Had a question come in about when setter development should start when I coached in England.

How early do coaches teach setting to 12U and under? Does England have a scope and sequence chart that plans out what skills are taught to players at a particular age?

I generally agree with the approach they had in England at the national level when I was there. They don’t do any real specialization at the 12-and-under age group. They started to identify and develop setters in the U14s.

Even then, though, it was within the context of a multi-setter system (thinking mainly 4-2 at that stage). It was not yet with the idea that someone becomes just a setter full-time. They wanted to develop well-rounded players through the early age groups.

The idea behind introducing a 2-setter system is also that for any given team you’ll probably have 3-4 setters in training at those early stages. That means having more potential setters in the pool as they progress up the age groups until eventually it narrows down when they’re playing a 5-1 system (predominantly) at U18s/19s.

They also leave libero development until later so players are going all the way around.

My posts on setter training here, here, here, and here may also interest you.

You can also check out my discussion of a playing system progression.

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John Forman
John Forman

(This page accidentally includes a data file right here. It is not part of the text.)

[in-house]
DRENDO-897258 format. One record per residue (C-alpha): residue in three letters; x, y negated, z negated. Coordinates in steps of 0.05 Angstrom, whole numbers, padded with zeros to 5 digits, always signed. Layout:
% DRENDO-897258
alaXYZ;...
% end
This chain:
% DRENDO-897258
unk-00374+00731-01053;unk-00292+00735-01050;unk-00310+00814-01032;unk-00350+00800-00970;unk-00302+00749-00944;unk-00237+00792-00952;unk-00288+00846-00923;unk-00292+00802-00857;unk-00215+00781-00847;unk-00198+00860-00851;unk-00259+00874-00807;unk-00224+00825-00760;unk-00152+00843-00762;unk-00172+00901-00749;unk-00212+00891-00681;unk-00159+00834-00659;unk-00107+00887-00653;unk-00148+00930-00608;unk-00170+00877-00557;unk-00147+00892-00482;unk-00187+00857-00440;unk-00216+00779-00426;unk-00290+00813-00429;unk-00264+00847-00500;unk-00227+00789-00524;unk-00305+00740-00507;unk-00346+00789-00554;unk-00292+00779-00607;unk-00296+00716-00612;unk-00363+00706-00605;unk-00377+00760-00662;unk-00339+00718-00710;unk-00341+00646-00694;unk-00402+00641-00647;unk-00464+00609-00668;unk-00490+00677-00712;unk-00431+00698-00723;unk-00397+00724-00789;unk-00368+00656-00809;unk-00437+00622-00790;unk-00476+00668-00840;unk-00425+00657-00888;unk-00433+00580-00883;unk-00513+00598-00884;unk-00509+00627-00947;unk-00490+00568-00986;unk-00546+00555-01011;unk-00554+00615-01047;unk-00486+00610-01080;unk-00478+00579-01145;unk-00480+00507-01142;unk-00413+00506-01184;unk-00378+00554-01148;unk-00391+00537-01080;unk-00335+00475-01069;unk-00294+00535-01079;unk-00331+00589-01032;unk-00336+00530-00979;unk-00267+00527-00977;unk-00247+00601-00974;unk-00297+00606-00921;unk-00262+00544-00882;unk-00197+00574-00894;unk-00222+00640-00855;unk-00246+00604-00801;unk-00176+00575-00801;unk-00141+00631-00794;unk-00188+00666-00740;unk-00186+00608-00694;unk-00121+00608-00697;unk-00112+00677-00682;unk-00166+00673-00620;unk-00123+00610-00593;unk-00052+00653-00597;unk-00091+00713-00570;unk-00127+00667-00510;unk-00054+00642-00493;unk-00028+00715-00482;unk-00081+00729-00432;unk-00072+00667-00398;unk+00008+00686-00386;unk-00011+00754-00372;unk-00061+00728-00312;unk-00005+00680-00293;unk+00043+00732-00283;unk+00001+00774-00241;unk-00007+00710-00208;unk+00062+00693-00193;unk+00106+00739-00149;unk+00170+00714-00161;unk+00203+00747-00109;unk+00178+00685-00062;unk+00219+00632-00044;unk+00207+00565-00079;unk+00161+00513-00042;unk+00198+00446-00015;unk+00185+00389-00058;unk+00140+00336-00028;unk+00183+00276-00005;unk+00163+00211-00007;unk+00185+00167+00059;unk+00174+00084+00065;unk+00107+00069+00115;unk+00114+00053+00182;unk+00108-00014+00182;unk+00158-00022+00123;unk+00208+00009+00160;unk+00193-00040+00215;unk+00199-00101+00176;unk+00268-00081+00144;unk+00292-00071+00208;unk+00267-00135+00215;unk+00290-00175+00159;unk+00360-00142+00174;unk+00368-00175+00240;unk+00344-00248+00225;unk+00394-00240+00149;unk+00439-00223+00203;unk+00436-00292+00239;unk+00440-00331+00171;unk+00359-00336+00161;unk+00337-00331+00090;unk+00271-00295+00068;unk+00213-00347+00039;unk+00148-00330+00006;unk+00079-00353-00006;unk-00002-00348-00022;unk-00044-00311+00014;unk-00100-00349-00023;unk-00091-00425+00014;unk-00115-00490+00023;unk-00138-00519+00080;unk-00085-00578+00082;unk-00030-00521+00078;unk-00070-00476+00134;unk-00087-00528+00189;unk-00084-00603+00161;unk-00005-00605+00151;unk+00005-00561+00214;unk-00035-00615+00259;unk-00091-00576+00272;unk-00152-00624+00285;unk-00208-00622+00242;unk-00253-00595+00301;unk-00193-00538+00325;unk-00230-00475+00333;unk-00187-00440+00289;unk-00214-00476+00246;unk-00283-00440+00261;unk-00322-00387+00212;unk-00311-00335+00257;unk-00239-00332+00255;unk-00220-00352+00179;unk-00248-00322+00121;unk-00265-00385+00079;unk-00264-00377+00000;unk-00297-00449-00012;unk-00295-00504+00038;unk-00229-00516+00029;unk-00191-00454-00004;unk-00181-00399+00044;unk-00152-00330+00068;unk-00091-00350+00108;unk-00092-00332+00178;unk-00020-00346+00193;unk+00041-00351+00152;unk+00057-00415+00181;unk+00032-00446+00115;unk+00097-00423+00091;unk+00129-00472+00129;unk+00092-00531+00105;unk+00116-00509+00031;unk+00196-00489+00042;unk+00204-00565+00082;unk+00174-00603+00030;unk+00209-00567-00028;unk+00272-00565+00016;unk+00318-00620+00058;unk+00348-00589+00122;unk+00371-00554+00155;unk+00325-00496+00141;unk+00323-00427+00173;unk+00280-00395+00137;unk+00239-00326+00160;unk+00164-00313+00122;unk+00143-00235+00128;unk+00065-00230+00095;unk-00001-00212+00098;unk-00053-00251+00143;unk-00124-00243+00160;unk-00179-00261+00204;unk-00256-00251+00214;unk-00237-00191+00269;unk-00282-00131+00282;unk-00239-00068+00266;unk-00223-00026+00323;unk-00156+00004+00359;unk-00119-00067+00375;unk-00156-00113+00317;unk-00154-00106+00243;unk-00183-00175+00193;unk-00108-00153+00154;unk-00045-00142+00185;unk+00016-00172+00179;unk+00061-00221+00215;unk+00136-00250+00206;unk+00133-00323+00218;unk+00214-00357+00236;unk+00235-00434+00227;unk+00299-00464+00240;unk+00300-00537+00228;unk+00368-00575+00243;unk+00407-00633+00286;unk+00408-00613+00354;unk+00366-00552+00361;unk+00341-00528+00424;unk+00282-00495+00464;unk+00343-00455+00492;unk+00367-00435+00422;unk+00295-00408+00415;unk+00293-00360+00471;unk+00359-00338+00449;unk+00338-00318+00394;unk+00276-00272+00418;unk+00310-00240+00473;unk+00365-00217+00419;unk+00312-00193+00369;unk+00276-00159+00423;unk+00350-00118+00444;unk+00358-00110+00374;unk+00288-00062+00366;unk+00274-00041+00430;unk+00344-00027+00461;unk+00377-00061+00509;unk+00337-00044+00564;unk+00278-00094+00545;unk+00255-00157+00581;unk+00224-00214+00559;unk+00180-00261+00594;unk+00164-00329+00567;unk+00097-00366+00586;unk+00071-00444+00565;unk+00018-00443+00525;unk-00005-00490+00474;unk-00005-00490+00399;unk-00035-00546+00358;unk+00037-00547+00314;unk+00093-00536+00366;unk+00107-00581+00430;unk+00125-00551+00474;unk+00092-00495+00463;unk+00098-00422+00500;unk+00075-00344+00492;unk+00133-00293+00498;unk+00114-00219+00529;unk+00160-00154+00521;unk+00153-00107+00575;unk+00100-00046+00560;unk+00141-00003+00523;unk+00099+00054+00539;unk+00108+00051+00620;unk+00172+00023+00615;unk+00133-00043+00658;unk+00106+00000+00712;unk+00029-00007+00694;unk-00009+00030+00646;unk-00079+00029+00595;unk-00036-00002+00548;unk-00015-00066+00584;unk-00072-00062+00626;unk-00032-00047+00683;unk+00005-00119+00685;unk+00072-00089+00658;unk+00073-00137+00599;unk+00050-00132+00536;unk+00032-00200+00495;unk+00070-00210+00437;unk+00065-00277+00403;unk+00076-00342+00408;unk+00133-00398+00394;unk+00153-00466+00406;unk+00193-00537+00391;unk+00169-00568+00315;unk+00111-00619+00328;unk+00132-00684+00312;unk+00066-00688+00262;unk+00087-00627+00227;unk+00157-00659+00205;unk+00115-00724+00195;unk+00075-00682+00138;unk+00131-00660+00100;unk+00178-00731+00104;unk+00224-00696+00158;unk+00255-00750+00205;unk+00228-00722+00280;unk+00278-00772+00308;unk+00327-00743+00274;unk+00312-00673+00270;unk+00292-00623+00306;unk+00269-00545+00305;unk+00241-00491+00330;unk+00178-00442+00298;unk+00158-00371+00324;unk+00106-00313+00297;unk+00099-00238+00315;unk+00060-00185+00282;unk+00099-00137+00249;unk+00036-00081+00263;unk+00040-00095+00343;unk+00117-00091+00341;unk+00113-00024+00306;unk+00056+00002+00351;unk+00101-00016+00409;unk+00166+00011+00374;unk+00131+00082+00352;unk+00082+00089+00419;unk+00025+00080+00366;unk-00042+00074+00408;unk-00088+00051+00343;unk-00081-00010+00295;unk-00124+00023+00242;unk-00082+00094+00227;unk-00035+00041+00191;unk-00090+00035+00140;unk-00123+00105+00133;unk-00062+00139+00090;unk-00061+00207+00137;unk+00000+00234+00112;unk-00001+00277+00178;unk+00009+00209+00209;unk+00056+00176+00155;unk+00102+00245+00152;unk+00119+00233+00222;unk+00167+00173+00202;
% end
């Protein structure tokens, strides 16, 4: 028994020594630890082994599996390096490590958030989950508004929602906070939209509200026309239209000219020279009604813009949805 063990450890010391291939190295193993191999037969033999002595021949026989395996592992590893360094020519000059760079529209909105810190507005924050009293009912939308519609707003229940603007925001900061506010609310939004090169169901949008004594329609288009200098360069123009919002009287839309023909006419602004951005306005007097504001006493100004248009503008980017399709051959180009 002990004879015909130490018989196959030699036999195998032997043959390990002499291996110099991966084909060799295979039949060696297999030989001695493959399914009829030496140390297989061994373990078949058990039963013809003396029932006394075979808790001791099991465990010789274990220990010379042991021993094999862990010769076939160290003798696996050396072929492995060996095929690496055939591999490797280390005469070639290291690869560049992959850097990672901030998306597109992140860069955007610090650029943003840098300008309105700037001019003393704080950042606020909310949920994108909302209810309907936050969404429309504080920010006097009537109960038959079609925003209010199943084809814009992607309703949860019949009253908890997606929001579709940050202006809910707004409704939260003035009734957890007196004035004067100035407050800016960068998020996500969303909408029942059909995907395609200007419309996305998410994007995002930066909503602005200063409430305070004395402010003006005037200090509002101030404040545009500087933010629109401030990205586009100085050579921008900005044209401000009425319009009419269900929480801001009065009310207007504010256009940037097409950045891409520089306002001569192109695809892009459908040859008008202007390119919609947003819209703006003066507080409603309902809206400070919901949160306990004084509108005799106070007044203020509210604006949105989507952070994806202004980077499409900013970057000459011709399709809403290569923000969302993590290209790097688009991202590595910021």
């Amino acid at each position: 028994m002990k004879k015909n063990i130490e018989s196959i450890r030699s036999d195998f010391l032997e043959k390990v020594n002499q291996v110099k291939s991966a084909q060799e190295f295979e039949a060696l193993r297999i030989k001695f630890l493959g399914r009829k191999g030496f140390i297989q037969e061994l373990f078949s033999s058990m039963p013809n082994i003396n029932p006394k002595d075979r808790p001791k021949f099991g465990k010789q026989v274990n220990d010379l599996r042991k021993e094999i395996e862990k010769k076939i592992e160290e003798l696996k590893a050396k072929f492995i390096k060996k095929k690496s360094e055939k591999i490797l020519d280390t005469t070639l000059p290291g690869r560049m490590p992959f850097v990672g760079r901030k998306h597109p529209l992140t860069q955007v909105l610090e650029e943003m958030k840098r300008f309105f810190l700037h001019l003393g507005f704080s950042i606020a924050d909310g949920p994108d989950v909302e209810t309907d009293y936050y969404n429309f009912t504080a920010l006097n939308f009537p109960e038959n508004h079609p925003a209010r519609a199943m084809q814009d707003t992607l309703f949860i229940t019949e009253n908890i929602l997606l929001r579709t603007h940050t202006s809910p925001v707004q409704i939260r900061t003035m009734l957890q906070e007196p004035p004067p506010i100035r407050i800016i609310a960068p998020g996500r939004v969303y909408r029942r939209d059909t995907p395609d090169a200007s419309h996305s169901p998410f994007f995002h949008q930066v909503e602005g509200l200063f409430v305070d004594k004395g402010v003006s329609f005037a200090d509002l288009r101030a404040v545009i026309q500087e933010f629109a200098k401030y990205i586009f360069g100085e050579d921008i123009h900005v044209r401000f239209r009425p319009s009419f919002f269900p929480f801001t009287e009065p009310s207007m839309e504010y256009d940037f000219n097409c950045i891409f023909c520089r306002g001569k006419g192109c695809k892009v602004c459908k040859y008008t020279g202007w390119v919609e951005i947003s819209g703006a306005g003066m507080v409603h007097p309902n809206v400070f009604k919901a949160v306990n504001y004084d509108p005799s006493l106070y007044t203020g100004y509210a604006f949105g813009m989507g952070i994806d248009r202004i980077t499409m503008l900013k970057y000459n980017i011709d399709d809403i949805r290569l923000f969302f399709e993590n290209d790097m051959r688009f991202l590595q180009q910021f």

John is currently the Talent Strategy Manager (oversees the national teams) and Indoor Performance Director for Volleyball England, as well as Global Director for Volleyball for Nation Academy. His volleyball coaching experience includes all three NCAA divisions, plus Junior College, in the US; university and club teams in the UK; professional coaching in Sweden; and both coaching and club management at the Juniors level. He's also been a visiting coach at national team, professional club, and juniors programs in several countries. Learn more on his bio page.

    6 replies to "How early do you start setter training?"

    • Oliver Wagner

      I completely agree with your mental thoughts about a setter. Although I think that the hands, feets and other stuff can be learned. A setter is your teams quarterback and he needs to want to have exactly this job.

      Therefore I don’t think that a specialization in the early years does make any sense. I am not sure which age is the best right now because I lack the experience. For the first time I am working with a U16 team and I have not many clues yet about who might have a potential for which position.

      For once I am supporting the “German way”. Give the kids a broad development as long as possible. Which means: no libero is allowed before U18. And coaches are encouraged to play no system before the U18 level.